This version (05 Apr 2021 07:50) was approved by Venkatesan Krishnamoorthy.The Previously approved version (28 Aug 2015 11:54) is available.Diff

General (1st-Order)

Click here to return to the Filters page

The General 1st-Order block allows you to design 1st-order lowpass and highpass filters.

Drag the block into the workspace and it's ready to use. As with other blocks, there's the option to Grow or Add to this algorithm. Observe, however, that with this block growing the algorithm will add another frequency band to the block, which is equivalent to having two filters in series. Adding an algorithm adds another input/output pair to the block, which is equivalent to adding a filter in parallel.

To switch among highpass, lowpass, and flat, click the blue frequency response icon. This can be done in real time, without needing to recompile the project. Enter your desired values in the text fields to set the cutoff frequency and overall gain (sometimes called scale gain) of the filter. Or click the arrows to increment values for these parameters. To increment them very quickly, click and hold, dragging a little.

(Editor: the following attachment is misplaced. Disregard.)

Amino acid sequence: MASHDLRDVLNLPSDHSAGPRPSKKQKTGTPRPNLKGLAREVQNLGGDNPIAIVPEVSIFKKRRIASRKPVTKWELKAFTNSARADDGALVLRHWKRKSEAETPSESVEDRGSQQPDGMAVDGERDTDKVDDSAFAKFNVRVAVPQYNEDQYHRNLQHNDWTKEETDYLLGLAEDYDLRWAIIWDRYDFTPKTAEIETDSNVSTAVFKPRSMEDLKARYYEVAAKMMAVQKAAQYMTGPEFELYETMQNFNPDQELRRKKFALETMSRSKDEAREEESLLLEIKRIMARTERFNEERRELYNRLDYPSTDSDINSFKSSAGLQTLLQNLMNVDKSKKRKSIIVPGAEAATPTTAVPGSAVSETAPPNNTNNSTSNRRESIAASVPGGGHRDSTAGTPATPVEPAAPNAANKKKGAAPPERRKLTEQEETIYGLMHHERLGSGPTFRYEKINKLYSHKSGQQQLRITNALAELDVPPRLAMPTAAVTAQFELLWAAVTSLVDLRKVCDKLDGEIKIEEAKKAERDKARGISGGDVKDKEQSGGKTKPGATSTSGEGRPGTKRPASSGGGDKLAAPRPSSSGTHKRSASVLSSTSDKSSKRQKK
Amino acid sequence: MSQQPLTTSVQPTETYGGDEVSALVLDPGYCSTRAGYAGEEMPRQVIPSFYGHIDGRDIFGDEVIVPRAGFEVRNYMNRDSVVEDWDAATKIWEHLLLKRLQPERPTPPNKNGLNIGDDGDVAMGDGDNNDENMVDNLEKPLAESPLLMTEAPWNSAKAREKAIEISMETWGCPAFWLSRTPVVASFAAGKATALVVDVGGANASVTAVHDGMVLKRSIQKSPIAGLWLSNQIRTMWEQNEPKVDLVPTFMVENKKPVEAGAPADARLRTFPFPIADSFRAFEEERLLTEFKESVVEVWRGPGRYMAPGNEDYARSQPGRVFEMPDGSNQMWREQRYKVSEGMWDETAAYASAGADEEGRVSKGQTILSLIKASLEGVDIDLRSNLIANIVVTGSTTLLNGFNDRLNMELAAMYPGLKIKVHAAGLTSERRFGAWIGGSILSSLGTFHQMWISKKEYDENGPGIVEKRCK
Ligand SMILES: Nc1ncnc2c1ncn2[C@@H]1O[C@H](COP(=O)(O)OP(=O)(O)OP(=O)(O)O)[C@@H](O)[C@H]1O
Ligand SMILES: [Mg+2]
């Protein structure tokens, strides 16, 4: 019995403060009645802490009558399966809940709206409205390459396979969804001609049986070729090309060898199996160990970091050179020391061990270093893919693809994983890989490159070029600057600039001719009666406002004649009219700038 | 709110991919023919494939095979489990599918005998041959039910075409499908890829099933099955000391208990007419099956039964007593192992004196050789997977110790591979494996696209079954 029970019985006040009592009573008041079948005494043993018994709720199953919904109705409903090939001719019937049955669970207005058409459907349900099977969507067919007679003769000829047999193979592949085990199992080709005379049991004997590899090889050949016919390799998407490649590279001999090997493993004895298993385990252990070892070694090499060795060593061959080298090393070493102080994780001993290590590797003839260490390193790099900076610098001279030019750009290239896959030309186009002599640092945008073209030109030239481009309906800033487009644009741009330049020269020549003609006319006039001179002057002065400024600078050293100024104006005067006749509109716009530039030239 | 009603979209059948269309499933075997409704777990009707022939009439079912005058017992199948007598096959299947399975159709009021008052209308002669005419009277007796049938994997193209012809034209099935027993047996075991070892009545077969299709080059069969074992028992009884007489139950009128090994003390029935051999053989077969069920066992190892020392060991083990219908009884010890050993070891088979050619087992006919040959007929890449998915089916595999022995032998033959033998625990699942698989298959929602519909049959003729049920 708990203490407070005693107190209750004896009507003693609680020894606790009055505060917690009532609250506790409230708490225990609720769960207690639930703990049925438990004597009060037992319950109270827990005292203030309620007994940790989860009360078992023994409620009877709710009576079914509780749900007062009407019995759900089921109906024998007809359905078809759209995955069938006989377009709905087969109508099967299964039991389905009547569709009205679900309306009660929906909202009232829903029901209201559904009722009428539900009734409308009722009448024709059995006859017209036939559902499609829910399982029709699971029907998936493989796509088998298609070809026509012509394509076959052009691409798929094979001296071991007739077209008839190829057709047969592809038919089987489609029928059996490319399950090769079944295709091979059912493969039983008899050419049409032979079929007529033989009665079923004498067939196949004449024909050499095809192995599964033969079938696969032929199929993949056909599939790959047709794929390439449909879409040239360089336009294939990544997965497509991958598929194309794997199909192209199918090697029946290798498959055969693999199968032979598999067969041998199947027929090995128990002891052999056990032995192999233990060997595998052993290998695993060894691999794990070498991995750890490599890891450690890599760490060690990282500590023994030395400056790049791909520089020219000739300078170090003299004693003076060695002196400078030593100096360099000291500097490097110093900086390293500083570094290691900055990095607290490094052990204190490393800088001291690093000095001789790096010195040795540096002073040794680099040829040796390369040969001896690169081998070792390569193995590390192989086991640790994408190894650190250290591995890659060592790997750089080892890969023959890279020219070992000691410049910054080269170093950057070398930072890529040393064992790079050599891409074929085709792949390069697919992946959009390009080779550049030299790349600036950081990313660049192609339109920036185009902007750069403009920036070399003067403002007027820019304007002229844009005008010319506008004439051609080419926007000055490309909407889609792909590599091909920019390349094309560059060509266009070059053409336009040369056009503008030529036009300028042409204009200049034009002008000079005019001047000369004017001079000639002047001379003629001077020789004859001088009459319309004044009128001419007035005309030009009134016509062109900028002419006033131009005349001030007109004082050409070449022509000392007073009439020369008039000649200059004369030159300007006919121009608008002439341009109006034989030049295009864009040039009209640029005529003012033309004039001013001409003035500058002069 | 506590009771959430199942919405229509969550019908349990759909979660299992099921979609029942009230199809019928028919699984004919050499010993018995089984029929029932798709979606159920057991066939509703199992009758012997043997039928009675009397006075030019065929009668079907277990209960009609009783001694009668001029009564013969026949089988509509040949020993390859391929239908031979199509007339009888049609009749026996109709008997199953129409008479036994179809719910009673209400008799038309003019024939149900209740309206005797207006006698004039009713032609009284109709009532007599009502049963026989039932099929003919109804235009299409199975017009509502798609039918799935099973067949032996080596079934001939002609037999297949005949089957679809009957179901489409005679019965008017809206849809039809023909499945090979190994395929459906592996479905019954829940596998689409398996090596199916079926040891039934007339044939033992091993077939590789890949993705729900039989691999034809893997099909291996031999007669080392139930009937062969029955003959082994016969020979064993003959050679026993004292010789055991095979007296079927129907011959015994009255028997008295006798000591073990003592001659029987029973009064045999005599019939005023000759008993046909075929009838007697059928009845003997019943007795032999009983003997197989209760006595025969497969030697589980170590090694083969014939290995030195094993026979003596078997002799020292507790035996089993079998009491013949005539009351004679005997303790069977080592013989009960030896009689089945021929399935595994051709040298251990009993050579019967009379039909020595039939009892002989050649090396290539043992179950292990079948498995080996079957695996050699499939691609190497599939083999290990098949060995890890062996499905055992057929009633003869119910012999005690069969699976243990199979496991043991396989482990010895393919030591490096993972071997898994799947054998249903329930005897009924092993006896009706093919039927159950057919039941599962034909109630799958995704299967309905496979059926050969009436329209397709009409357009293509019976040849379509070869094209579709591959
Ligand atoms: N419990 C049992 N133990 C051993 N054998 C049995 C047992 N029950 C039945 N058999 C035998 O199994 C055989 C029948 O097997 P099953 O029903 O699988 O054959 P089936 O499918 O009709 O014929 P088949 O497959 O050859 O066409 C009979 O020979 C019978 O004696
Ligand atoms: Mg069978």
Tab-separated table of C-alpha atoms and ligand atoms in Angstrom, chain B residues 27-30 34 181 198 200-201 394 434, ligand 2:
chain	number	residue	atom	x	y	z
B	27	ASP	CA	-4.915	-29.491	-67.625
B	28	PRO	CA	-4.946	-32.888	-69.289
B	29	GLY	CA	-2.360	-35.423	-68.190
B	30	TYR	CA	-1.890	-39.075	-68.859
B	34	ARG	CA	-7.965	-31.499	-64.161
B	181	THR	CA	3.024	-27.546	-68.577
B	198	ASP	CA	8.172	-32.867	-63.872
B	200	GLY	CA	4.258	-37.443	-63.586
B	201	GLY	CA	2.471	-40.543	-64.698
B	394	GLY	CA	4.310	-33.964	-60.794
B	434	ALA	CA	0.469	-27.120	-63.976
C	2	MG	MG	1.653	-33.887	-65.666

To view your work, drag a filter block into the workspace, a Simulation Stimulus block as input, a Simulation Probe to come after the filter, set some test parameters, and click Probe, then Stimulus. To see some results, take a look at the filter examples.

Calculating Filter Coefficients

Use the following formulas to calculate the coefficients for first order filters.


  • frequency = Cutoff frequency
  • gain = Linear Gain
  • fs = Sample Rate
  • PI = π

For lowpass filters,

  • A1 = 2.7^(-2 * PI * frequency/fs))
  • B0 = gain * (1.0 - A1)
  • B1 = 0

For highpass filters,

  • A1 = e^(-2 * PI * frequency/fs)) where e = 2.718…..
  • B1 = (1.0 + A1) * 0.5 * gain
  • B0 = -B1

For allpass filters,

  • A1 = 2.7^(-2 * PI * frequency/fs))
  • B0 = -gain * A1
  • B1 = gain
resources/tools-software/sigmastudio/toolbox/filters/general1storder.txt · Last modified: 05 Apr 2021 07:50 by Venkatesan Krishnamoorthy